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Ten Things You Need to Know Before You Presume That the Kids Will Be All Right

31/07/2015 17:55 BST | Updated 31/07/2016 10:59 BST

For the past year I have been conducting research into the male experience of marriage and family. On Monday the 3rd of August, the first of my interviews with men will be broadcast as part of BBC Radio 4 Woman's Hour and the series will continue throughout the month. The first week focuses on young men's attitudes to commitment and the conversations highlight the profound impact of changing family structures and the consequences of absent fathers.

1. The shape of the family has changed immeasurable in recent decades as divorce, remarriage and single parenthood have become increasingly common. No one would wish to turn back the clock, but are we underestimating the impact that changing family structures are having on young men in particular?

2. Numerous research studies have shown that family values, beliefs, behaviors, skills and parenting styles are transmitted from one generation to the next (Belsky et al., 2009, Beaton, Doherty, & Rueter, 2003).

3. But if the experience of being parented is the initial source of information about what it means to be a father, what happens to boys who grow up without an appropriate model for masculinity, or paternity?

4. According to the The Centre for Social Justice, a million UK children are growing up without a father and three million children in the UK are growing up predominantly with their mothers. One in ten men in the UK never, ever, see their children, and a further 11% only see their children a few times a year.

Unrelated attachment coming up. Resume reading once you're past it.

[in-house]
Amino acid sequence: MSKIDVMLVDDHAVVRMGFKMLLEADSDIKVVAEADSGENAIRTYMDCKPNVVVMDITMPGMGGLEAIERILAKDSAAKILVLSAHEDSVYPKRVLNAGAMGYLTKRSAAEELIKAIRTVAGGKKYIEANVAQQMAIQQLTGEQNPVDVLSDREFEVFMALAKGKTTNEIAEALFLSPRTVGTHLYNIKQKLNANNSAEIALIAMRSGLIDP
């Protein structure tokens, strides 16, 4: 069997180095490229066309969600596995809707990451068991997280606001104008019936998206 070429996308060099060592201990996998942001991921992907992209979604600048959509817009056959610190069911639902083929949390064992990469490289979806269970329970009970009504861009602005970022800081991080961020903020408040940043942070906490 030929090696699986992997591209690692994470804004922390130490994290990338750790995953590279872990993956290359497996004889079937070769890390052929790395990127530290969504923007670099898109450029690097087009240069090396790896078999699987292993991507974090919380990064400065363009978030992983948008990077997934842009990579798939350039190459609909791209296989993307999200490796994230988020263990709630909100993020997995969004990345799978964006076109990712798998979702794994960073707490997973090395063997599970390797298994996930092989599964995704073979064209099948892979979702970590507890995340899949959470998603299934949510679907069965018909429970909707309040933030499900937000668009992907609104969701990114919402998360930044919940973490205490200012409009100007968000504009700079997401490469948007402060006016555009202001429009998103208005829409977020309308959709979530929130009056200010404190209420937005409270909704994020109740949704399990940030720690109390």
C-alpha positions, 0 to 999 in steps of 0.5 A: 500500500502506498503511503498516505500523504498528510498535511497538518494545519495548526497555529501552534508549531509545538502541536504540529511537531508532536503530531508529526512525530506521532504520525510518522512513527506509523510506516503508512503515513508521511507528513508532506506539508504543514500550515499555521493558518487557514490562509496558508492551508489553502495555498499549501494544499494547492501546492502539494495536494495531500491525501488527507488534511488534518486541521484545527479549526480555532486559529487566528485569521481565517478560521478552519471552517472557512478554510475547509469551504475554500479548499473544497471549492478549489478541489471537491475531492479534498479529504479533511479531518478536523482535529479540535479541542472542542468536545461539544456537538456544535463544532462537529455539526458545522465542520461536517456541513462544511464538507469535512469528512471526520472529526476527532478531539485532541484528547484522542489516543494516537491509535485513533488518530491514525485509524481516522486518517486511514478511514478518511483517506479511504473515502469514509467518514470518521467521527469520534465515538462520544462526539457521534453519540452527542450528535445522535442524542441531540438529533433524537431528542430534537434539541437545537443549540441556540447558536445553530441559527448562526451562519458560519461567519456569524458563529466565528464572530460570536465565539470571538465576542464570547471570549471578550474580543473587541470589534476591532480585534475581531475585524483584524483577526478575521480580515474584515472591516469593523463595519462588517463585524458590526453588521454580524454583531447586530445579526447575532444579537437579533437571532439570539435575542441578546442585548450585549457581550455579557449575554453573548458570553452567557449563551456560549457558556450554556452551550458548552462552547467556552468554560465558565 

5. On a broader societal level, the absence of fathers is linked to higher rates of teenage crime, pregnancy and disadvantage, but on a personal level, it is often the simple day-to-day things that matter most. One young man I spoke to, who was abandoned by his father when he was just two years old, spoke poignantly about the challenge of growing up without having a dad "just to teach him how to shave."

6. He was fortunate, because his best friend's dad became a kind of surrogate father and he even sat him down and gave him 'the talk'. This was something that other men who came from challenging backgrounds confirmed. In the absence of a father of their own, they created proxy role models from grandads, uncles, family friends, or even celebrities.

7. Although the issue of absent dads is usually discussed from the perspective of the abandoned child, some loving fathers are not absent by choice. One man that I interviewed has been fighting through the courts for seven years to get access to his two sons. He now believes that his only hope is that his boys will come looking for him when they are over eighteen. It is a situation that has blighted his life. And theirs. But as Penelope Leach pointed out in her 2014 book 'Family Breakdown', when some women realise that they can no longer deny a man access to his children without good reason, they are not above inventing them.

8. Sometimes young men are forced to become fathers against their will. Women play a more influential role in decisions about fertility (Testa, Cavalli, & Rosina, 2012) and they have the power to turn men into fathers, whether they want to take on that role, or not.

9. Next Friday, you can hear the story of a twenty year old man who reluctantly became a father when his teenage girlfriend got pregnant and refused to have an abortion. He was certain that he did not want to have 'a child'... however the birth of 'his daughter' awoke in him an instant and powerful desire to protect and provide. He is now a proud and devoted dad.

10. Several other men confirmed this phenomenon and explained how, even though they were often happily married, it wasn't until they were confronted with a pregnancy, or indeed a miscarriage, that their dormant desire for paternity was triggered (Habib, 2012).

More next week.